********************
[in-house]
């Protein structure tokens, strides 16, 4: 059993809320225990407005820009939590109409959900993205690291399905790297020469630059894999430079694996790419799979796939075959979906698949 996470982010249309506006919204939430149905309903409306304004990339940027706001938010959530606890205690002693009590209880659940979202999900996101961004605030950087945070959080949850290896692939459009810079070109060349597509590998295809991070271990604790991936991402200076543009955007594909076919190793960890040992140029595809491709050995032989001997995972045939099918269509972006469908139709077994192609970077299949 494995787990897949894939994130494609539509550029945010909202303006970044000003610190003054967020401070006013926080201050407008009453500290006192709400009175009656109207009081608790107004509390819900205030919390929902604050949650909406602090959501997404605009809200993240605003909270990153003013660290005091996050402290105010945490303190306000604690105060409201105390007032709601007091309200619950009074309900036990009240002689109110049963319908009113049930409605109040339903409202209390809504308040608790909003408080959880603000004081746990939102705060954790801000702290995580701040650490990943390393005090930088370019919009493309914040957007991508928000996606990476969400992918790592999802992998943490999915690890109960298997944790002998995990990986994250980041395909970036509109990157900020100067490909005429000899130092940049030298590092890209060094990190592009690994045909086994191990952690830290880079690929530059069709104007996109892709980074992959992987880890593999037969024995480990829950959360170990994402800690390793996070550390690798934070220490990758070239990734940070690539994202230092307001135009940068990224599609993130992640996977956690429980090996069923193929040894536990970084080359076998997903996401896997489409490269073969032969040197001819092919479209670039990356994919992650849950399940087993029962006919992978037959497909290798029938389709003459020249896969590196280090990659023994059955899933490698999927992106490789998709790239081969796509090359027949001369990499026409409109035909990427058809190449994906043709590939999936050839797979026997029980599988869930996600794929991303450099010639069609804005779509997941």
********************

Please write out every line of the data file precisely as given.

[in-house]
């Protein structure tokens, strides 16, 4: 059993809320225990407005820009939590109409959900993205690291399905790297020469630059894999430079694996790419799979796939075959979906698949 996470982010249309506006919204939430149905309903409306304004990339940027706001938010959530606890205690002693009590209880659940979202999900996101961004605030950087945070959080949850290896692939459009810079070109060349597509590998295809991070271990604790991936991402200076543009955007594909076919190793960890040992140029595809491709050995032989001997995972045939099918269509972006469908139709077994192609970077299949 494995787990897949894939994130494609539509550029945010909202303006970044000003610190003054967020401070006013926080201050407008009453500290006192709400009175009656109207009081608790107004509390819900205030919390929902604050949650909406602090959501997404605009809200993240605003909270990153003013660290005091996050402290105010945490303190306000604690105060409201105390007032709601007091309200619950009074309900036990009240002689109110049963319908009113049930409605109040339903409202209390809504308040608790909003408080959880603000004081746990939102705060954790801000702290995580701040650490990943390393005090930088370019919009493309914040957007991508928000996606990476969400992918790592999802992998943490999915690890109960298997944790002998995990990986994250980041395909970036509109990157900020100067490909005429000899130092940049030298590092890209060094990190592009690994045909086994191990952690830290880079690929530059069709104007996109892709980074992959992987880890593999037969024995480990829950959360170990994402800690390793996070550390690798934070220490990758070239990734940070690539994202230092307001135009940068990224599609993130992640996977956690429980090996069923193929040894536990970084080359076998997903996401896997489409490269073969032969040197001819092919479209670039990356994919992650849950399940087993029962006919992978037959497909290798029938389709003459020249896969590196280090990659023994059955899933490698999927992106490789998709790239081969796509090359027949001369990499026409409109035909990427058809190449994906043709590939999936050839797979026997029980599988869930996600794929991303450099010639069609804005779509997941």